I grew up doing crafts during the Whole Earth Catalog period [in the late 1960s and early ’70s]. We were all weaving, doing batik, tie-dye. I made leather belts and wristbands. [In my mid-20s,] I took classes in jewelry and then got interested in glass. An experimental studio had a sandblaster that you could put quarters in to use. I cut out patterns on glass plates and ended up getting them manufactured. The Dots and Dashes plate sets ended up in the Cooper Hewitt permanent collection. That was a very cool thing.

How did you come to reintroduce your father’s work?
My father saved the archives. Looking at them, I thought how the designs are still relevant, so the idea came to try to license them. I talked to a lot of big players, but then the economy fell apart. Finally, in 2012, I had the chance to have a chair made. I found a factory in Pennsylvania to make it, and that’s the one we still use today. The next year I had a chance to join ReGeneration at ICFF [International Contemporary Furniture Fair] to launch the line with 10 pieces. We recently introduced the lighting and plan to give it a big launch at ICFF.

What kind of changes did you make to the work, if any?
The biggest was to look at my father’s many designs and put them into collections. That required some tweaking to make things consistent. But I still used his original designs, and I think of his sense of proportion as brilliant. The lighting was very challenging to come to market. The shades are made with strips of hand-colored birch dowels over vellum – which makes a beautiful light – and all the dowels have to be glued by hand. For both furniture and lighting, there are more varieties of materials and color.

The other big thing is my father believed that working people should be able to afford modern design. But you can’t make furniture in this country [today] at the price point he did. So I had to rejigger the business as a luxury line. We’re thinking about maybe selling vintage, prototypes, and slightly used [wares], as we feel compelled to try to service that market.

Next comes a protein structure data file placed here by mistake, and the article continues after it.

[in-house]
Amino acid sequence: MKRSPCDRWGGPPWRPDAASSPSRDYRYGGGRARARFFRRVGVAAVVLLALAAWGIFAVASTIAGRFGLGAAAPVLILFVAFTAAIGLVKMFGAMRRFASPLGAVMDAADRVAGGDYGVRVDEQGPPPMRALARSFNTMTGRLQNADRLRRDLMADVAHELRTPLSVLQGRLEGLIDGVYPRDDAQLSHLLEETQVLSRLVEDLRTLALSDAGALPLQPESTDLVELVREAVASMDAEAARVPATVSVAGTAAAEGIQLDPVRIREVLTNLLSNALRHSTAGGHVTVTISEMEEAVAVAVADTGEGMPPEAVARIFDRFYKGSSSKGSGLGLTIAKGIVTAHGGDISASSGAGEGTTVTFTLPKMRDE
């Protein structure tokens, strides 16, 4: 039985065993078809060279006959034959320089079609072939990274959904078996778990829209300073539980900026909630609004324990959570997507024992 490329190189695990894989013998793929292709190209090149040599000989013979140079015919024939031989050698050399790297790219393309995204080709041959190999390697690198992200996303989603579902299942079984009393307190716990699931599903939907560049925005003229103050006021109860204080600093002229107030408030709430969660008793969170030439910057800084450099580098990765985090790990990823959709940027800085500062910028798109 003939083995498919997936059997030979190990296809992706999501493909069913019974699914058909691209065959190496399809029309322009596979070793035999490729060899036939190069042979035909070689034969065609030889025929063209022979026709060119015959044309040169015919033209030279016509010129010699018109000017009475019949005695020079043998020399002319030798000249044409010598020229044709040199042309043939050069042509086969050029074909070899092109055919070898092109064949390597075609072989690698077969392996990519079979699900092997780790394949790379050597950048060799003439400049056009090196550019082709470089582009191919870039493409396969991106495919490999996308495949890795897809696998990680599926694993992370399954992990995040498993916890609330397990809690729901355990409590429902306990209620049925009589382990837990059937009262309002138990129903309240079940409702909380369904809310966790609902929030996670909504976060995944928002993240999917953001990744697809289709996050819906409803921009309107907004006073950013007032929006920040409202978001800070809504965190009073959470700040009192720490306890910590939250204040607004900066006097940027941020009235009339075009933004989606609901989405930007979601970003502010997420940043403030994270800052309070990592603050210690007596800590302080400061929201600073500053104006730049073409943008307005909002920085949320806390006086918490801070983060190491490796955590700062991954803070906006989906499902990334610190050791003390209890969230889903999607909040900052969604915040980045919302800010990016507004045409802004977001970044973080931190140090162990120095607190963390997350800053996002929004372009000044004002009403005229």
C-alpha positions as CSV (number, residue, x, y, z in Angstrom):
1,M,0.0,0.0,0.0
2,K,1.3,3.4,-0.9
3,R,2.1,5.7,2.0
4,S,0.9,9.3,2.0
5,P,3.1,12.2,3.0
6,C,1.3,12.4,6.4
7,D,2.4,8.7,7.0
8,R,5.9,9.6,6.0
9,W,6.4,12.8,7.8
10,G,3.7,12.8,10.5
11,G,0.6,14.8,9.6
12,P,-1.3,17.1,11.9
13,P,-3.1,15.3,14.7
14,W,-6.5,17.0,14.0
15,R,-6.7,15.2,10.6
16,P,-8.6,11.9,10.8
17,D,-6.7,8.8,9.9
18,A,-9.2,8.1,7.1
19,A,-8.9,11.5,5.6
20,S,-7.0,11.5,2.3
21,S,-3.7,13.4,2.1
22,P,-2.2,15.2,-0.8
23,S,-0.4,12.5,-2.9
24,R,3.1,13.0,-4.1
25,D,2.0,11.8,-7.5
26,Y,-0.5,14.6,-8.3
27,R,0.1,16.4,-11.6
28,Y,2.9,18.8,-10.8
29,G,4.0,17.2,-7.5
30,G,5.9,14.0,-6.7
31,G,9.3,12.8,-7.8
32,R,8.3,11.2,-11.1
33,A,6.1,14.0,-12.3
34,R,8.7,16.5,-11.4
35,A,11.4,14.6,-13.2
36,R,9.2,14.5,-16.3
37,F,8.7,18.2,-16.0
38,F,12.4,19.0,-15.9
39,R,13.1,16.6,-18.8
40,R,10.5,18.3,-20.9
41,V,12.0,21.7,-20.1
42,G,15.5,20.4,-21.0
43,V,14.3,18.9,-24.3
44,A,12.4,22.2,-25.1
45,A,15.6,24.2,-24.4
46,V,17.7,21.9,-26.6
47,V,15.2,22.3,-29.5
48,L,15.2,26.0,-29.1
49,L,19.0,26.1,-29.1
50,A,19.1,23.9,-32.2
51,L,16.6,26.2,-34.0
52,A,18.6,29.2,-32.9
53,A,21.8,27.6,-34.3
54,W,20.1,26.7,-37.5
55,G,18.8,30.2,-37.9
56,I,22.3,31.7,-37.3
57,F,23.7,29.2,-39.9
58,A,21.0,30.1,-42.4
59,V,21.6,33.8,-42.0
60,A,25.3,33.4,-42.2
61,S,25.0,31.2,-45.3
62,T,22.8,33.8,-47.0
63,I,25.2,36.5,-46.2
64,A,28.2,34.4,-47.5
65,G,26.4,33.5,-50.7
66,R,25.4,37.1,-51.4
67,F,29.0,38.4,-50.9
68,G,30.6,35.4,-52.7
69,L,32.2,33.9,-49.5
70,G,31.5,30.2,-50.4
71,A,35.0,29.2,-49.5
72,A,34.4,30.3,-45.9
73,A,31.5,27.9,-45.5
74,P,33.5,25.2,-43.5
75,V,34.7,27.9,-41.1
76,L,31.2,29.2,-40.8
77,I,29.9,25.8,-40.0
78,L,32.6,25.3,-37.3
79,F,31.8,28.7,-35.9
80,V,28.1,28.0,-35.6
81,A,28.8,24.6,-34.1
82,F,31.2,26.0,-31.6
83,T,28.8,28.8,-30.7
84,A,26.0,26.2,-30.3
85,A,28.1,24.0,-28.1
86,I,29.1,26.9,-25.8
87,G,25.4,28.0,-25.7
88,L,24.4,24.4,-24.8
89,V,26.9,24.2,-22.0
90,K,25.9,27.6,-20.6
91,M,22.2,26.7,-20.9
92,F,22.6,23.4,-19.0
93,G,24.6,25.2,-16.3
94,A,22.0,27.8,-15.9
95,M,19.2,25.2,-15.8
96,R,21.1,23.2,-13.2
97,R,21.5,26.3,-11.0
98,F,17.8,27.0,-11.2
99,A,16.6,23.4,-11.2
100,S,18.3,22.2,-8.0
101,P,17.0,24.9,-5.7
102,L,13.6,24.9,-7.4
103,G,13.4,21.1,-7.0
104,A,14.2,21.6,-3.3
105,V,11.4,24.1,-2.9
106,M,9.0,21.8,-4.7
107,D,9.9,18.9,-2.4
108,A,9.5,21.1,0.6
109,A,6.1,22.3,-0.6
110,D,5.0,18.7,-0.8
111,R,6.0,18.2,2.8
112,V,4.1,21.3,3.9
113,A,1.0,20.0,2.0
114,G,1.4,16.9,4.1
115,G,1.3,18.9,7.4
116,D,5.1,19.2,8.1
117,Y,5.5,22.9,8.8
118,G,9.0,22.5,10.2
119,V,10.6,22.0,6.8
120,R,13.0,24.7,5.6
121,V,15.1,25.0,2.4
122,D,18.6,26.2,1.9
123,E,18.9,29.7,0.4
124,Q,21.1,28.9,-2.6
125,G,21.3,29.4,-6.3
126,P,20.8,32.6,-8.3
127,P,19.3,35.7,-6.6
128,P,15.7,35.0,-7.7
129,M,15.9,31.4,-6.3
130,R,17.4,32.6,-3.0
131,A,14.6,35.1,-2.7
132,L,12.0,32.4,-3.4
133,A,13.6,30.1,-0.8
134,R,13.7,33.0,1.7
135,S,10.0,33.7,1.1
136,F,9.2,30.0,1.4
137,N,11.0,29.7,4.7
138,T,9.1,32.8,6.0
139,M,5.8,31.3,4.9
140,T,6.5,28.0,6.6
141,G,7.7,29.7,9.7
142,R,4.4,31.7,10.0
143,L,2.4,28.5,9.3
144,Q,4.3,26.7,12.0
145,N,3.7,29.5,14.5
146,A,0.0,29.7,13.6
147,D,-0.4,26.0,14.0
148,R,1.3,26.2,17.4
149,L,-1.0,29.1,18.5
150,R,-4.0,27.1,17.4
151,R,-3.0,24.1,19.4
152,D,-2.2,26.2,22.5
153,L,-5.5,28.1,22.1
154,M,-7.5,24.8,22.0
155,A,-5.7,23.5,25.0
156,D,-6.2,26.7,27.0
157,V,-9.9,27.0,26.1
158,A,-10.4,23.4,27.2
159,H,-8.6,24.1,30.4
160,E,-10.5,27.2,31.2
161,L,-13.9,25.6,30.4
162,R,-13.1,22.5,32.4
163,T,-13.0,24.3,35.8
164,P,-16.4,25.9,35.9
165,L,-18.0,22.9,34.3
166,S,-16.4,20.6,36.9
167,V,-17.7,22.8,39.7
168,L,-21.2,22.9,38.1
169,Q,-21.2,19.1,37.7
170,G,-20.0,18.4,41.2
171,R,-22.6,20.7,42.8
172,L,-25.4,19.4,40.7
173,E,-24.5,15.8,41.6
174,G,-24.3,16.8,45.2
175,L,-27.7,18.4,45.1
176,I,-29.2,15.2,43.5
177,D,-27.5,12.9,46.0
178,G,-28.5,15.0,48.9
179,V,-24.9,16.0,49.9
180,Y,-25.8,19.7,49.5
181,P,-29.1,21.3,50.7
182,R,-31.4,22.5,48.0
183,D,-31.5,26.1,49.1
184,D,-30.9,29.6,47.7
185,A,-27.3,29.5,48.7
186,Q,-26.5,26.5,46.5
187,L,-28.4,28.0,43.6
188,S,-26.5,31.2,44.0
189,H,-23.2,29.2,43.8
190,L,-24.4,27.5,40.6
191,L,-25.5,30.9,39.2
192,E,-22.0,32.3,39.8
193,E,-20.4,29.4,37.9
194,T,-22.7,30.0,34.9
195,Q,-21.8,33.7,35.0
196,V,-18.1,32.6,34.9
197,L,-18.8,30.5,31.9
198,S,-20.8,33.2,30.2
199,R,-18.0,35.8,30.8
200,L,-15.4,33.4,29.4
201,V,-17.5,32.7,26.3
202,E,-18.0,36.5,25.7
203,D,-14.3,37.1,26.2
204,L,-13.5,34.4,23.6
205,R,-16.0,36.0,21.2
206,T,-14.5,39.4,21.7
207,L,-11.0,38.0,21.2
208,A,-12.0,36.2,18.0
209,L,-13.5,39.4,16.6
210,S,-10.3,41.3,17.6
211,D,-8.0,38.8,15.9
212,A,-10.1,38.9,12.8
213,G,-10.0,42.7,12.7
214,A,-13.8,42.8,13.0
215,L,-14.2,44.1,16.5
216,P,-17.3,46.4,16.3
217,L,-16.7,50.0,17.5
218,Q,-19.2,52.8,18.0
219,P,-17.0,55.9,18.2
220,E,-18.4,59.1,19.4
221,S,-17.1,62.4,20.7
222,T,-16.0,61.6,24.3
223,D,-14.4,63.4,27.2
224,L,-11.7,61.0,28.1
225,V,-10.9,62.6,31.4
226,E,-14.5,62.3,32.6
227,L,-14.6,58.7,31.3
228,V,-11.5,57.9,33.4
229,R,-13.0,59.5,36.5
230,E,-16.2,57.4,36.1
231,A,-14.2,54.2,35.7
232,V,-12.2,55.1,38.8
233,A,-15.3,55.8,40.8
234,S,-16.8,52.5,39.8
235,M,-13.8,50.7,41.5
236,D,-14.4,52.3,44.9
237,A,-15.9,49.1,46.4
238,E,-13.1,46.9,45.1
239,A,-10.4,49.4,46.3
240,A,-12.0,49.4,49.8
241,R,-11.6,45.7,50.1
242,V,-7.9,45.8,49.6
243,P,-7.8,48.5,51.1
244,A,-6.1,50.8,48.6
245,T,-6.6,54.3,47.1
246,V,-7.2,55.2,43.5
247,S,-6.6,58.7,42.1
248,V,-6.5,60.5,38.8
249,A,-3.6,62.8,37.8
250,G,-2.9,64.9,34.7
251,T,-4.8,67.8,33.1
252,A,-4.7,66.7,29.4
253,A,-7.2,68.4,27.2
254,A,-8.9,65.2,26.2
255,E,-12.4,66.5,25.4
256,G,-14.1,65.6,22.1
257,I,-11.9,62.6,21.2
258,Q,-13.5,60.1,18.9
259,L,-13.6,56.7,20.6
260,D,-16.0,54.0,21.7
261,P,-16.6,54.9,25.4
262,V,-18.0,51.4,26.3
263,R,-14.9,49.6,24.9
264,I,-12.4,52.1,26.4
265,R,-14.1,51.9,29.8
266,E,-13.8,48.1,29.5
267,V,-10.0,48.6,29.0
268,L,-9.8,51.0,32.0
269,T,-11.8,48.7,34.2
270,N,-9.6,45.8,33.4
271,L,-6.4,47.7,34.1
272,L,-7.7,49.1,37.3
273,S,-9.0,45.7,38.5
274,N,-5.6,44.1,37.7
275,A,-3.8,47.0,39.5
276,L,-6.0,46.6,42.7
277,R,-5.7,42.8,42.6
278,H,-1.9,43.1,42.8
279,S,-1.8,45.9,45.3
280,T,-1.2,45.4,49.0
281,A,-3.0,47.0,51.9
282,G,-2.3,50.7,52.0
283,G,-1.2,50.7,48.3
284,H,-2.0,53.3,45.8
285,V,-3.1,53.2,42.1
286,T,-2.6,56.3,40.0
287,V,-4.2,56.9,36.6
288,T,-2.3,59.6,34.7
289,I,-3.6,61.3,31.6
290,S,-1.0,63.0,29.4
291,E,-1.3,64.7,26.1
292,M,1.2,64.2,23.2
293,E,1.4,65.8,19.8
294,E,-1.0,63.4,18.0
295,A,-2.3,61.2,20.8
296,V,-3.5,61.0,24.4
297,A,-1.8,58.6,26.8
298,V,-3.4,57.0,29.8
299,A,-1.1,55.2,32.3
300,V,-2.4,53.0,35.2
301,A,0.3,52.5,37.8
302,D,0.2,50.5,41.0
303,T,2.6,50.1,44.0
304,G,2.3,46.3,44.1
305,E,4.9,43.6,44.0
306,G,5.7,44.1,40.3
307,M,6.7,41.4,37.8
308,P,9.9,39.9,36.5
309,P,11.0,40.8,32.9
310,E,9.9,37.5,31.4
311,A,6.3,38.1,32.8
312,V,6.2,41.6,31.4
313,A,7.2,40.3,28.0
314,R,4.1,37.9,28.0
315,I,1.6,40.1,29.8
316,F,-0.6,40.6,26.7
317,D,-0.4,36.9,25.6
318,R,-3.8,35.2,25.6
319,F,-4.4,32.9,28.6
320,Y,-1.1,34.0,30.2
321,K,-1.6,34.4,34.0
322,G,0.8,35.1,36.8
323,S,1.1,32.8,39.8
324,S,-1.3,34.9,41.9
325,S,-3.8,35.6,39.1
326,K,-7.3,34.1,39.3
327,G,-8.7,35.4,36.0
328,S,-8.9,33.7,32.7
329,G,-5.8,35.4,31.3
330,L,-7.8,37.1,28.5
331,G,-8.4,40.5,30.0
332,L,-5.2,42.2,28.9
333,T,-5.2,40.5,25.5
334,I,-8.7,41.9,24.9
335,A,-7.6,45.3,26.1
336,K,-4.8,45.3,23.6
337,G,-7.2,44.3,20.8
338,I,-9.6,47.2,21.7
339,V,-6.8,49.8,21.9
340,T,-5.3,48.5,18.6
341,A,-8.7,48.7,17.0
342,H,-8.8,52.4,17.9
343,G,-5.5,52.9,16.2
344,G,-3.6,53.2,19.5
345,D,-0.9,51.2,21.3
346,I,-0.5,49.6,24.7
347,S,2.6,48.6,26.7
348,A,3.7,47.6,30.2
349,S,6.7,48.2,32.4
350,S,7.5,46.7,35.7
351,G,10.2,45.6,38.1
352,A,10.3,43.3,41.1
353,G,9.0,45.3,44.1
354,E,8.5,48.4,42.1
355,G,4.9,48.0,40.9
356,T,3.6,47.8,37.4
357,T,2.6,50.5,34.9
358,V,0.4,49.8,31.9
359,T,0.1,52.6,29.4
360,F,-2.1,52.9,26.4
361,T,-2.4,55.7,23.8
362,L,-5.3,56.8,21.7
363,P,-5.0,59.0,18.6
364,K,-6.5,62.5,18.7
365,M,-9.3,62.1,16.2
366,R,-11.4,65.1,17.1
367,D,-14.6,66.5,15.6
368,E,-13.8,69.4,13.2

Speaking of the vintage market, I see a lot of original Mel Smilow furniture online, at pretty high price points.
I think it’s the result of the work being brought back; now it’s recognizable. For many years, nobody knew who Mel Smilow was. My father really slipped through the cracks, mostly because he never signed his furniture. But that’s all changed. I continuously answer emails about his work.

Was it difficult to see the Usonia house sold in 2000?
It was. My father had Alzheimer’s and ended up in a nursing home, and [the house] was too much for my mother to manage. The people who first bought it made a lot of changes, but then it was resold [about a decade later] to the architect Henry Myerberg, who restored the house to its original condition. That was so great. He actually connected us to ReGeneration. My sister and I took some of the furniture. So my apartment has a mix of old and new pieces – a bed, dressers, side chairs, a credenza, a lamp.

What are some of the other collectibles in your home?
My husband and I are both very visual and love artwork. We collect toy trucks and cars. I had a Matchbox car collection when I was young, and my father and uncle raced MGs. We also have a small collection of globes. Artwork from the family is the most meaningful.

Other than that, we have a little fabric tree by Elodie Blanchard, a Maira Kalman print, and an Ellsworth Kelly print in the kitchen that was given to Steve. In our bedroom are photos by Hiro of our children’s feet when they were 4 months old with chubby legs.

Not only do you have loyal original customers, you’ve brought in new ones. How does this connection of past and present feel?
My father had such a devoted customer base – it’s just amazing. They reach out and tell their stories about going to the showroom or meeting him. These blasts from his past are very special. Overall, making the furniture has felt like being with my dad again. It’s been a total thrill to have him in my life.